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Correctly Handling the Word of Truth: An interview with Craig S. Keener

Not all biblical scholarship today is God-honoring—some scholars do not even have the basic wisdom that starts with the fear of the Lord. But God does raise up teachers and scholars, and we should not be afraid of finding out the best tools available to help us understand the Greek, Hebrew, and background when we need them. Many evangelical groups tend to be ahead of Pentecostals and charismatics in this regard, but many Pentecostals and charismatics today are learning from their evangelical siblings where to locate the best in biblical research tools.


Do you find that there are certain blind spots that Western Christians have when they read the Bible?

Craig Keener: I could have spent the entire interview on this one question. After the industrial revolution western society became distant from many cultural assumptions shared by most cultures in history, including in biblical times. My experiences in Africa have taught me things about how babies are born, goats are herded, soil is ploughed with old-fashioned hoes, and so forth, that brought me closer to the world of the Bible.

But being in other cultures also brings us face to face with the limited ways we understand the Bible. Too often we just assume that a text cannot mean something because “nobody we know” (i.e., in our culture) takes it that way. In different parts of the world, the church has different blind spots, and we need each other’s eyes to see them. When Jesus told His disciples to forsake everything and care for the poor (Luke 12:33; 14:33), I suspect that He meant something more radical than just giving ten percent to the church on Sunday and thinking our job is done. Really hearing Scripture means being willing to press beyond our comfort zones; to genuinely pursue wisdom, we have to genuinely fear God enough to go where He leads us.

I lived and taught for four months in an area of northern Nigeria where Islamic jihadists targeted and slaughtered pastors, and as many people died over the course of that year as in our Twin Towers on Sept. 11, though Western media apart from Christianity Today mostly ignored it. When Christians there read passages about dying for Christ, they have to take them seriously and count the cost of being Jesus’ disciples. “Taking up the cross” to follow Jesus is no longer just putting up with ingrown toenails.

My wife spent 18 months as a war refugee in a forest in Central Africa a few years ago. After the Rwandan genocide of 1994 the entire region was destabilized, though media in the United States largely ignored it until recently. It’s estimated that 3.5 million people have died; millions of born-again, Spirit-filled Christians there are suffering because of war and everything that comes with it (like famine, cholera, and malaria). We have much we could learn from our brothers and sisters who have suffered deeply, and there are many ways we could serve them. Suffering churches resemble the churches of Smyrna and Philadelphia in the Book of Revelation, whereas churches more tempted with compromise with the world’s values resemble more closely Sardis and Laodicea. Each church had different tests, but all were called to overcome. My prayer is that we and our brothers and sisters in other parts of the world will listen to and learn from each other as one body of Christ. We each have blind spots, which is why we all need one another’s eyes. Then, together, we can approach Scripture with fresh eyes and ears and “hear what the Spirit says to the churches.”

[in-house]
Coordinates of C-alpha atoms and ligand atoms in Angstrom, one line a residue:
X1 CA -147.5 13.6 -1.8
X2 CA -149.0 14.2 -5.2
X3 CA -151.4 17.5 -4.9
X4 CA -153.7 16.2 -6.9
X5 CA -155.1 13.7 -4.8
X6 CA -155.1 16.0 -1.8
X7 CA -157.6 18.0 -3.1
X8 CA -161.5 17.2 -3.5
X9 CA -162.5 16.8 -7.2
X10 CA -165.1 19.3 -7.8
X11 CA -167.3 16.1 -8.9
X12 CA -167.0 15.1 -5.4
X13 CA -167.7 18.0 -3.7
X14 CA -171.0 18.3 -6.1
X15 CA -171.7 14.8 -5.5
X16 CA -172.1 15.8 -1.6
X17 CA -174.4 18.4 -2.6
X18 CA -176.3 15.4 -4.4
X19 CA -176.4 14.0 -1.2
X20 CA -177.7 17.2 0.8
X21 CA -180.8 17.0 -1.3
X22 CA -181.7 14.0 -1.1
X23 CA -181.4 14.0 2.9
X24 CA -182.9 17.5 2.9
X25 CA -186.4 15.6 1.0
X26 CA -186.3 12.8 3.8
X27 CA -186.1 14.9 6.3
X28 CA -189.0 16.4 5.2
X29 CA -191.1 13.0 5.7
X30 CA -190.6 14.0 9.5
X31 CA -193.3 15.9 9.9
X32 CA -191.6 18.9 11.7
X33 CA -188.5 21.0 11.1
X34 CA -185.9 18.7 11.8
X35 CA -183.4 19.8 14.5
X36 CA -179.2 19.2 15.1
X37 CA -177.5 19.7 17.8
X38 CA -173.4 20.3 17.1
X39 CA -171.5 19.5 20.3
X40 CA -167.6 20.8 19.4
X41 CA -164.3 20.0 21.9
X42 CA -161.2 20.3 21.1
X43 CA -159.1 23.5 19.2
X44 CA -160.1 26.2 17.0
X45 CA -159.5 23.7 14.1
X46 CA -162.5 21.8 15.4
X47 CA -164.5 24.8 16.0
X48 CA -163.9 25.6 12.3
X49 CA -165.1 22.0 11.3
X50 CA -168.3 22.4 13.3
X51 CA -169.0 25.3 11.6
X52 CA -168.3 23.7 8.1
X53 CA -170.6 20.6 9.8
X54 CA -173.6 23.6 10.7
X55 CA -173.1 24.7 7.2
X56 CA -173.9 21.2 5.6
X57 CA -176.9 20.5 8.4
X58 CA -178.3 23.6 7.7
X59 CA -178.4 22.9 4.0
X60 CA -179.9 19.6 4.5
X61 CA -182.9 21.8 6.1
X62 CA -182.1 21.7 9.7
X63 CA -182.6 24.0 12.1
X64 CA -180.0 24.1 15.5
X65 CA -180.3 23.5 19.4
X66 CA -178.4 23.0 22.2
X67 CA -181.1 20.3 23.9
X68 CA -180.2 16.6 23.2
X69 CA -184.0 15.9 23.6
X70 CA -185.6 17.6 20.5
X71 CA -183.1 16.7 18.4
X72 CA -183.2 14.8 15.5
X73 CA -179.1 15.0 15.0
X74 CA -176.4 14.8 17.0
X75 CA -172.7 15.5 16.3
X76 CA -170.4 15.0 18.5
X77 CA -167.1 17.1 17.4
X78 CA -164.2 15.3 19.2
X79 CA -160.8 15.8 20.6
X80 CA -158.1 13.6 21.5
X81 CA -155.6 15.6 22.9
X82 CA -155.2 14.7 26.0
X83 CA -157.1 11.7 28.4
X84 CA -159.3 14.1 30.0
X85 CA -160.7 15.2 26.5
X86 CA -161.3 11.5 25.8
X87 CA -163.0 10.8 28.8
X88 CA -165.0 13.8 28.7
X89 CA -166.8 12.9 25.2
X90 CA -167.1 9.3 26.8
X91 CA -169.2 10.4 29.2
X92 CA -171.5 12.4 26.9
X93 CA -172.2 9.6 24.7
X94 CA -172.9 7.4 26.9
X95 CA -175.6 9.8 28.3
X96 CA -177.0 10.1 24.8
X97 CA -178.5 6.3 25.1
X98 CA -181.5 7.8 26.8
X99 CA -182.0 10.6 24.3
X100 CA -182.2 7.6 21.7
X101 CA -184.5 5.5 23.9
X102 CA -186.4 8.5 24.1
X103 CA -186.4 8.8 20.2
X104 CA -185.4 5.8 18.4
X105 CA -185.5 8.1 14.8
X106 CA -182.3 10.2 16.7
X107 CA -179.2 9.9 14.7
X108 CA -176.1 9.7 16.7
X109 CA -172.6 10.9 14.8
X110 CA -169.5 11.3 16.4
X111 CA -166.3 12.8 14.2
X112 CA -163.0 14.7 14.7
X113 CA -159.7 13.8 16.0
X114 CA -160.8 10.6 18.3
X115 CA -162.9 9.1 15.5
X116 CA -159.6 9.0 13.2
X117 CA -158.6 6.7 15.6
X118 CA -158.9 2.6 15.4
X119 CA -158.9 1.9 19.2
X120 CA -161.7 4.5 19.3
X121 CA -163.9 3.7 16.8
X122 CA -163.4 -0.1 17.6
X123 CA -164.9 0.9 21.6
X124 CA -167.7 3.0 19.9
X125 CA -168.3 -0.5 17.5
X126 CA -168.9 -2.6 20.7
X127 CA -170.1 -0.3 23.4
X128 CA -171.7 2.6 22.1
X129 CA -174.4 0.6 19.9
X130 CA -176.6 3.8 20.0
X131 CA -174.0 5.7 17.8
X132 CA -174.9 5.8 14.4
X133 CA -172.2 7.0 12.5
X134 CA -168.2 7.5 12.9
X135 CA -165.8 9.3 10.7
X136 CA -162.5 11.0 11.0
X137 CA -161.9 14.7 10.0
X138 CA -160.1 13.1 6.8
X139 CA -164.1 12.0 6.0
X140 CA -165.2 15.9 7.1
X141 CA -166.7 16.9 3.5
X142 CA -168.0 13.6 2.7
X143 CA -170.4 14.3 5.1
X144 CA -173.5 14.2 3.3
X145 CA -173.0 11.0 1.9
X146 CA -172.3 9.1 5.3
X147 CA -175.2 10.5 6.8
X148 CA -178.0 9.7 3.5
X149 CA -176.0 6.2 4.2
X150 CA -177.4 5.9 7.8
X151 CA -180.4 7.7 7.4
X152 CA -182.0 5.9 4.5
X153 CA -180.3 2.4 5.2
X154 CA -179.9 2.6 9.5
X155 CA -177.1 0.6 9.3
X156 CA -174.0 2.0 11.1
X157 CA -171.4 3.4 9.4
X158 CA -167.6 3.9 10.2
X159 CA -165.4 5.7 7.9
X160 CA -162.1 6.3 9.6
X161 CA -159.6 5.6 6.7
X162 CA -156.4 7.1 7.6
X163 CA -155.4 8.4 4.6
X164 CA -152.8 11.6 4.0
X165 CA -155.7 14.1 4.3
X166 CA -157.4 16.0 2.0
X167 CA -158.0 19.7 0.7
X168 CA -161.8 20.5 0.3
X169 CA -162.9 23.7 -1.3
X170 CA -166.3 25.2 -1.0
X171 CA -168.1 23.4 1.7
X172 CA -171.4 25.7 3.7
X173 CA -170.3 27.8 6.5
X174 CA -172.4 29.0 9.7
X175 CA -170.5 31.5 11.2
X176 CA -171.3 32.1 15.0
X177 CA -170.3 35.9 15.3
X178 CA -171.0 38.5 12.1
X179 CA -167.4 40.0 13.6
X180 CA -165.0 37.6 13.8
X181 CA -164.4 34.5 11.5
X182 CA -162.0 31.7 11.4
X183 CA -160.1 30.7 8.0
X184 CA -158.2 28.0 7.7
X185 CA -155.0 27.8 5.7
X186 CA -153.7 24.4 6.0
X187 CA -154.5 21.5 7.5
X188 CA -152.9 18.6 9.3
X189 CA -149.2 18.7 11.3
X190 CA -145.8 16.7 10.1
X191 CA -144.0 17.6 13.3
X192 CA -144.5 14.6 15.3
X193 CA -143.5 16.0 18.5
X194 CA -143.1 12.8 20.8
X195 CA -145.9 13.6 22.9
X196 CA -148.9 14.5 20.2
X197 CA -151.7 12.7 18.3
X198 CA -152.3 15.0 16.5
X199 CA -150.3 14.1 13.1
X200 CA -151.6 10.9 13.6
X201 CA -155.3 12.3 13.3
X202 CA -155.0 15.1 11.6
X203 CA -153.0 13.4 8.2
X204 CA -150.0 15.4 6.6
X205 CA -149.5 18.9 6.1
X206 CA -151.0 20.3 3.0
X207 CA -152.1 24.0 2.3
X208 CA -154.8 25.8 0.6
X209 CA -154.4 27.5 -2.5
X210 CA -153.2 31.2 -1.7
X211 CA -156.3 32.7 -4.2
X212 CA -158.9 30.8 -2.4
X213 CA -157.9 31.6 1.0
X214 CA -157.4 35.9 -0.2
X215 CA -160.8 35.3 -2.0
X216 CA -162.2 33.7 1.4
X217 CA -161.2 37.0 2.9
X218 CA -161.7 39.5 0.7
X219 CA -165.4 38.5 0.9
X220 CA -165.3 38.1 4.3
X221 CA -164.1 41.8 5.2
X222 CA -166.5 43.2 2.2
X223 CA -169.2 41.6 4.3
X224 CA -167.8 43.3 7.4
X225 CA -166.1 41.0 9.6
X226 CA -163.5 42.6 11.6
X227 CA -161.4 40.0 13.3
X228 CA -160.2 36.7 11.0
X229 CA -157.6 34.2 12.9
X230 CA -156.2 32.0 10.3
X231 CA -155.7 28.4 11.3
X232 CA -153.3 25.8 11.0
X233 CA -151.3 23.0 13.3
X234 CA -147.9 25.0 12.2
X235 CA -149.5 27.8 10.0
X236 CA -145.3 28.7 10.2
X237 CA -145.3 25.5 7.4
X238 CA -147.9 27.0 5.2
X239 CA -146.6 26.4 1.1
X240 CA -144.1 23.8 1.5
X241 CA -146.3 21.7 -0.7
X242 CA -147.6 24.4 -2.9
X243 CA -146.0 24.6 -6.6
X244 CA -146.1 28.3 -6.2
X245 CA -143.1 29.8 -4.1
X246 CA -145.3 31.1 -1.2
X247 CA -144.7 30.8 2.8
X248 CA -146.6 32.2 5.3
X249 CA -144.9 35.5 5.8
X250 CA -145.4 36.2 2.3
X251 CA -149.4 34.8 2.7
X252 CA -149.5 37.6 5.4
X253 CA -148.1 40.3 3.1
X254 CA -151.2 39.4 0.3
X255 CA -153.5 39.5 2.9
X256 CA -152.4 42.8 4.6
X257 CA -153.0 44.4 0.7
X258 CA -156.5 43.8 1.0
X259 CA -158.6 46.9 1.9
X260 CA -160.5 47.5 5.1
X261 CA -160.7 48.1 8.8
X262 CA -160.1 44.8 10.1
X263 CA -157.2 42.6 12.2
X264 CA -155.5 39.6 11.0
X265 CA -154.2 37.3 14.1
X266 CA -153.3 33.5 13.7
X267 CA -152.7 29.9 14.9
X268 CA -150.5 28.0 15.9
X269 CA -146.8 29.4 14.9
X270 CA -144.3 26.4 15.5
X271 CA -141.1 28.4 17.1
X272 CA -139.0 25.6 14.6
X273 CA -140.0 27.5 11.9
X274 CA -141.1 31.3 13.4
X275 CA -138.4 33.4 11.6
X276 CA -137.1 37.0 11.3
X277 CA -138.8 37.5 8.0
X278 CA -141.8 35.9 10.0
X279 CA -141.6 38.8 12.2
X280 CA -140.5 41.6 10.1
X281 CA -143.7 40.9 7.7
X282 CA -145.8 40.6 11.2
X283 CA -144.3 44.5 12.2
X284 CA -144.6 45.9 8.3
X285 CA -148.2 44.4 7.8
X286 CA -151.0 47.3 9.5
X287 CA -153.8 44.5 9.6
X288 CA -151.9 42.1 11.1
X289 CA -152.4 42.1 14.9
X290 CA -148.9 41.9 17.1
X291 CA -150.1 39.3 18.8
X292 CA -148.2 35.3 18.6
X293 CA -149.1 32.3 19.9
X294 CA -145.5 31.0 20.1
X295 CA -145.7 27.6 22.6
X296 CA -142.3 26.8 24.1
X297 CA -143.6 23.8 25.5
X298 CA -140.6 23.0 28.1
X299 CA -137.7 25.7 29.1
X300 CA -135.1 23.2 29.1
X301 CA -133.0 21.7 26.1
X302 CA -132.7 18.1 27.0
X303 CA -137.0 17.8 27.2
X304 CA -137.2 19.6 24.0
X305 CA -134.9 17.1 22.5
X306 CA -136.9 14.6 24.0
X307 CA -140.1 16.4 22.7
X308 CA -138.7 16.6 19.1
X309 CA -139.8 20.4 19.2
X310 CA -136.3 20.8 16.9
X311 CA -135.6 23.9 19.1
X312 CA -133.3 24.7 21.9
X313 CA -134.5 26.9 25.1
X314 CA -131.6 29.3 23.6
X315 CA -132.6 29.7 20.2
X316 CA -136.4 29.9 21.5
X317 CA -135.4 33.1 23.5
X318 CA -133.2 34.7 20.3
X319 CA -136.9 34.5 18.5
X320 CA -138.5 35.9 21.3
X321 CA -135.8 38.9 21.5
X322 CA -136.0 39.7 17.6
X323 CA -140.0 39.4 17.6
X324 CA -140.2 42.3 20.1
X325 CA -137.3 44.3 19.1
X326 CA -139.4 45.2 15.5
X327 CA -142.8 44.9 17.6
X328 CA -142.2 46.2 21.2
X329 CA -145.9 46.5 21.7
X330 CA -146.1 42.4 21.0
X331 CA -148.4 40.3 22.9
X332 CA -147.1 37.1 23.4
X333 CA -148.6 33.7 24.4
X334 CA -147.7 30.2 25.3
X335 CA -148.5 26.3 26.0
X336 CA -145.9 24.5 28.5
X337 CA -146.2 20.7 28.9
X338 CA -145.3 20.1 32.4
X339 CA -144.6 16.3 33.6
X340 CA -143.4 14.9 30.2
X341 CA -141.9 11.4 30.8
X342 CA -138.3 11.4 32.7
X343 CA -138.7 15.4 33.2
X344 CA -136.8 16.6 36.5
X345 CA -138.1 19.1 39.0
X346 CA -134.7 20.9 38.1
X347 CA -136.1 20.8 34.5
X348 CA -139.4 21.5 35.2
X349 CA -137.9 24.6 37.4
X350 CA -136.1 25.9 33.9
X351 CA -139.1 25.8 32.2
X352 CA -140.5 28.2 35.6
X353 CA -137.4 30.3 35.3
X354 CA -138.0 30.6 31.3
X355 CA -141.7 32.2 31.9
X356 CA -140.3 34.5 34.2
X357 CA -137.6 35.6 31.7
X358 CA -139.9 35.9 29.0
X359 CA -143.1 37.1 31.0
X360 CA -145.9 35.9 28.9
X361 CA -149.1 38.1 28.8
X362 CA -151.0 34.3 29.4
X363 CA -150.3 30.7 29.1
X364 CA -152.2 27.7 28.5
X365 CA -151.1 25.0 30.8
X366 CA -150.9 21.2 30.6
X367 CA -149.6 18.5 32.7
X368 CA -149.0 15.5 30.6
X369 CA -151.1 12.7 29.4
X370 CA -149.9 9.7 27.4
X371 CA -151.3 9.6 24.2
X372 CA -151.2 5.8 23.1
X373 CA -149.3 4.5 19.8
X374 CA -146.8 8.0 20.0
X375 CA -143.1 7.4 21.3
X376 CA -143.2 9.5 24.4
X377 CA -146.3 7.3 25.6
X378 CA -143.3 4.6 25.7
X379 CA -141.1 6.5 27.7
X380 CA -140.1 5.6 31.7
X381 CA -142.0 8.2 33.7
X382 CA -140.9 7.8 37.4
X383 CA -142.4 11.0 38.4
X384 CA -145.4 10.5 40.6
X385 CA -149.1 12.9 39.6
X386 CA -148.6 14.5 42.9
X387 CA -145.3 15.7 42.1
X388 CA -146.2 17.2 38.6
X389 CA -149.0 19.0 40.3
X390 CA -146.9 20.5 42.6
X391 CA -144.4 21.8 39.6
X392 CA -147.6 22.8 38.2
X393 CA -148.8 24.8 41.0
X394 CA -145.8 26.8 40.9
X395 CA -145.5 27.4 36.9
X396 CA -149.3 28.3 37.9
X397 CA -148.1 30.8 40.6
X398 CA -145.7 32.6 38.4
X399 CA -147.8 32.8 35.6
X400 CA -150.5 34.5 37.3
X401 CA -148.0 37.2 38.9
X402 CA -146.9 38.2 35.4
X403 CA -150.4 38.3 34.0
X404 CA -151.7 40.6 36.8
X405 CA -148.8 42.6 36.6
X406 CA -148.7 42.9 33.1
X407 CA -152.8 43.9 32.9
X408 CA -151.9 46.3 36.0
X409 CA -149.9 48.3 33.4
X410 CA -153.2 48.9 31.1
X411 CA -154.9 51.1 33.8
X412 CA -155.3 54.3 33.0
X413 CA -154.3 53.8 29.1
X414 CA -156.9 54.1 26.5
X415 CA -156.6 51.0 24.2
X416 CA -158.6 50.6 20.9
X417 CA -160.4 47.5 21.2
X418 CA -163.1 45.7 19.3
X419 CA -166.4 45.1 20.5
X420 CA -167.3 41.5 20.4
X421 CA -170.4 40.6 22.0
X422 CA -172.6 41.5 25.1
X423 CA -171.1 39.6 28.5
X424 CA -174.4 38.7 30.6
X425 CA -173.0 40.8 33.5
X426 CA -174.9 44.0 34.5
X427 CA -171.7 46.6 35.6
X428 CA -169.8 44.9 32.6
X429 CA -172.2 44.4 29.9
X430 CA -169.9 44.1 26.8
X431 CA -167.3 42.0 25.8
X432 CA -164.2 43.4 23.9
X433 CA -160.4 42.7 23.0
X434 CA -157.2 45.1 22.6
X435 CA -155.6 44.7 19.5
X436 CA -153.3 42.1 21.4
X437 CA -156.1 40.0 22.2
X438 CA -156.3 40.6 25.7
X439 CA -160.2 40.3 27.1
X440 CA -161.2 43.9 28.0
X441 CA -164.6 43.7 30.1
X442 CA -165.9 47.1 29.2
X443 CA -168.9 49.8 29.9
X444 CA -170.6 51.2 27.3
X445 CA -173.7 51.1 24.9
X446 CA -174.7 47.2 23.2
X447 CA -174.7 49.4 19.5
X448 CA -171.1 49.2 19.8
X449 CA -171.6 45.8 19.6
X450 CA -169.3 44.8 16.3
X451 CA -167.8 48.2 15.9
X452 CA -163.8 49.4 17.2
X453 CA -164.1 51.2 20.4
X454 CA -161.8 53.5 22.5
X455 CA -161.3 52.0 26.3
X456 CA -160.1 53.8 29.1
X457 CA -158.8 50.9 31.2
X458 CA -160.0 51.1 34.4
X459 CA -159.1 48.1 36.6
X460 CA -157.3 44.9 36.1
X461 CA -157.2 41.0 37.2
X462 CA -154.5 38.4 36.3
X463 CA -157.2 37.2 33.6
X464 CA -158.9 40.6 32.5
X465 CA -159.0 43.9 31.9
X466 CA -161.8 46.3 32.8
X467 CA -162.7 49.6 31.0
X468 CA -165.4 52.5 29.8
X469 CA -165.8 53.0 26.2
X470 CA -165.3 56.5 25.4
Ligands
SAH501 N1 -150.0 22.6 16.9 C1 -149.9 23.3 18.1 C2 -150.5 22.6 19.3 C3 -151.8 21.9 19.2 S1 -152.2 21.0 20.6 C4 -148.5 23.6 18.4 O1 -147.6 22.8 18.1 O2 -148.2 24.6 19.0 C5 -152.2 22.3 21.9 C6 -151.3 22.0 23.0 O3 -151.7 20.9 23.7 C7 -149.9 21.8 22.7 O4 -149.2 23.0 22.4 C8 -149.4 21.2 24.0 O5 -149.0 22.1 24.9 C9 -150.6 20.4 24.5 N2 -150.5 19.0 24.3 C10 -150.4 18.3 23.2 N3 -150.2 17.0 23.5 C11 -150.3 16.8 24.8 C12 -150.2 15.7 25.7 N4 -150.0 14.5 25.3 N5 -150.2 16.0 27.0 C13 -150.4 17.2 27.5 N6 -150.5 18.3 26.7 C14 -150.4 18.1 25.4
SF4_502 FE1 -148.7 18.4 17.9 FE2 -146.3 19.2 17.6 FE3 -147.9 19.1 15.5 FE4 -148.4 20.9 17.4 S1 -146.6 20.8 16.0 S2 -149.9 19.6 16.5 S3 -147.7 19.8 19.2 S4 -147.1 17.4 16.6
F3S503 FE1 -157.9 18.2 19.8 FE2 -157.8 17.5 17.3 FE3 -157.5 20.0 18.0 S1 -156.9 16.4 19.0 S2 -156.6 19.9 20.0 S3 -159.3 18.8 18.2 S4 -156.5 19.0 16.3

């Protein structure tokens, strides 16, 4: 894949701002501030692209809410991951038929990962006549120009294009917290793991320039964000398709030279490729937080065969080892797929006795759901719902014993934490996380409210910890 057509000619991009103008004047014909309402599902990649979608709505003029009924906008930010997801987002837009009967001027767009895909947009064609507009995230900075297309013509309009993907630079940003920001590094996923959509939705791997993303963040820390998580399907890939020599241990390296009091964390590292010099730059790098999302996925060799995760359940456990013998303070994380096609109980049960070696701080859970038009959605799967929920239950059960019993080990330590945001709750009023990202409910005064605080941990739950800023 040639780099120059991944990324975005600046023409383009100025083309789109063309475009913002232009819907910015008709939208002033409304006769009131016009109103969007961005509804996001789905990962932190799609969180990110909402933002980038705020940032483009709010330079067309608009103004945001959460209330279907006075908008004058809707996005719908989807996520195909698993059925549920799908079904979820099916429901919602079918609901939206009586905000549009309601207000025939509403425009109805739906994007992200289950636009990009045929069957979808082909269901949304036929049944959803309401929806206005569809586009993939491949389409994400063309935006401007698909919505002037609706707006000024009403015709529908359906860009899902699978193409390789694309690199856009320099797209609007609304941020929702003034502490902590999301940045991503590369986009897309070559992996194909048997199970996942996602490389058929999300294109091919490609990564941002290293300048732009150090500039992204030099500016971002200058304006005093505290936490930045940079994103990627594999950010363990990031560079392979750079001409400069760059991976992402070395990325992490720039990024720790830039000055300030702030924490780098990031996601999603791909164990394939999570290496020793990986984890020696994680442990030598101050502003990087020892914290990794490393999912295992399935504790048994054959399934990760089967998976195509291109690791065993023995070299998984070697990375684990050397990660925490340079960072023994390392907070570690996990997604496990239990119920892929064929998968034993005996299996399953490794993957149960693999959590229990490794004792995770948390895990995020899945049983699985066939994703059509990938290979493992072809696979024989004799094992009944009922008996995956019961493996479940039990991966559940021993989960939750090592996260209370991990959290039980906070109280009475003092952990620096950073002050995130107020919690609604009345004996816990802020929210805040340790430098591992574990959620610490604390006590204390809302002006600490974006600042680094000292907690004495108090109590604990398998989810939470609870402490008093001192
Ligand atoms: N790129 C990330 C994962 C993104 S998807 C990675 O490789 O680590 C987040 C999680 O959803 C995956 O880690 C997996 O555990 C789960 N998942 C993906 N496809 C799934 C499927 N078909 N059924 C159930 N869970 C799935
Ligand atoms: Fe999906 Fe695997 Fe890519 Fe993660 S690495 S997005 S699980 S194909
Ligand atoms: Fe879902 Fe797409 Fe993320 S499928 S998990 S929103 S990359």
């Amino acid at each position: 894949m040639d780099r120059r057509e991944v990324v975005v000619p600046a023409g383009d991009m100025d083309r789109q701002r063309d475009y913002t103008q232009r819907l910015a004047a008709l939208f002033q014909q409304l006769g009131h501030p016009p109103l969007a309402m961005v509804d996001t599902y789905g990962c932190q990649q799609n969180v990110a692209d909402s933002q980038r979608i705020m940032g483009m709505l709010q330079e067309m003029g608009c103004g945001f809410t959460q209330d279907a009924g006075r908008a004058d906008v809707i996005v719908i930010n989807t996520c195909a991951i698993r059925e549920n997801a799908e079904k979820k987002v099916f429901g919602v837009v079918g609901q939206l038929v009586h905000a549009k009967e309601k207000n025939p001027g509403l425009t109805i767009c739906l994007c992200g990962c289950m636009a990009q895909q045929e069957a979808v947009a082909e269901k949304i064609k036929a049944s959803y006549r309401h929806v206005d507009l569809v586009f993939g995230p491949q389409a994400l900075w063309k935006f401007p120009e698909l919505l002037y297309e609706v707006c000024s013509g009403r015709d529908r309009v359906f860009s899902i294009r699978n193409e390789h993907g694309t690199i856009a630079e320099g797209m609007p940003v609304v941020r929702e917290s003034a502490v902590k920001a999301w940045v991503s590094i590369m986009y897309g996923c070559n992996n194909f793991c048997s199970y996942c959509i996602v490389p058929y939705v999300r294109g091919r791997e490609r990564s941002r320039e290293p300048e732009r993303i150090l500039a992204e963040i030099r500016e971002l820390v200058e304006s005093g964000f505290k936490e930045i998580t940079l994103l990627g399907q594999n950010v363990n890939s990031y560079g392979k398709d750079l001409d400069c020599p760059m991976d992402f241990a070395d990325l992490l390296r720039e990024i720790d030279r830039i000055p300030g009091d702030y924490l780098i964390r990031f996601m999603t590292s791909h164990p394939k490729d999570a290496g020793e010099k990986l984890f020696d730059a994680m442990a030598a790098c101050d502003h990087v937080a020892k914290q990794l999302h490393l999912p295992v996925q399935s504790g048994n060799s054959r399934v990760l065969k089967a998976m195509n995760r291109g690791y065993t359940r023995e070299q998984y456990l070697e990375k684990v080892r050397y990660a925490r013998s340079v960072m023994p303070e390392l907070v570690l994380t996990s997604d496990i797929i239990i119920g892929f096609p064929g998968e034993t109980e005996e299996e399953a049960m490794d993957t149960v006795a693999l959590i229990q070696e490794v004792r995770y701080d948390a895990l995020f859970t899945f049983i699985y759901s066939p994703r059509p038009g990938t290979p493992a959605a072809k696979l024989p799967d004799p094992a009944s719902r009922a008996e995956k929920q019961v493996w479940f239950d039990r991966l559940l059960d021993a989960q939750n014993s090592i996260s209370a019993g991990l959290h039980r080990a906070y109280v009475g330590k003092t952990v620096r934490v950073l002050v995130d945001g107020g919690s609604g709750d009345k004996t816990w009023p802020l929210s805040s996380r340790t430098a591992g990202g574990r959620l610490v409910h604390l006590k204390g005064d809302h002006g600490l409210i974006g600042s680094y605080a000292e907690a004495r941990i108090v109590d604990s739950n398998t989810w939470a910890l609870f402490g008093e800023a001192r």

Interviewer John P. Lathrop in March 2007.

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Category: Biblical Studies, Spring 2007

About the Author: Craig S. Keener, Ph.D. (Duke University), is F. M. and Ada Thompson Professor of Biblical Studies at Asbury Theological Seminary in Wilmore, Kentucky. He is author of many books, including Miracles: The Credibility of the New Testament Accounts (Baker Academic, 2011), the bestselling IVP Bible Background Commentary: New Testament, The Historical Jesus of the Gospels, Gift and Giver: The Holy Spirit for Today, and commentaries on Acts, Matthew, John, Romans, 1-2 Corinthians, and Revelation. In addition to having written more than seventy academic articles, several booklets and more than 150 popular-level articles, Craig is is the New Testament editor (and author of most New Testament notes) for the The NIV Cultural Backgrounds Study Bible. He is married to Dr. Médine Moussounga Keener, who is from the Republic of Congo, and together they have worked for ethnic reconciliation in North America and Africa. Craig and Médine wrote Impossible Love: The True Story of an African Civil War, Miracles and Hope against All Odds (Chosen, 2016) to share their story. Twitter: @keener_craig

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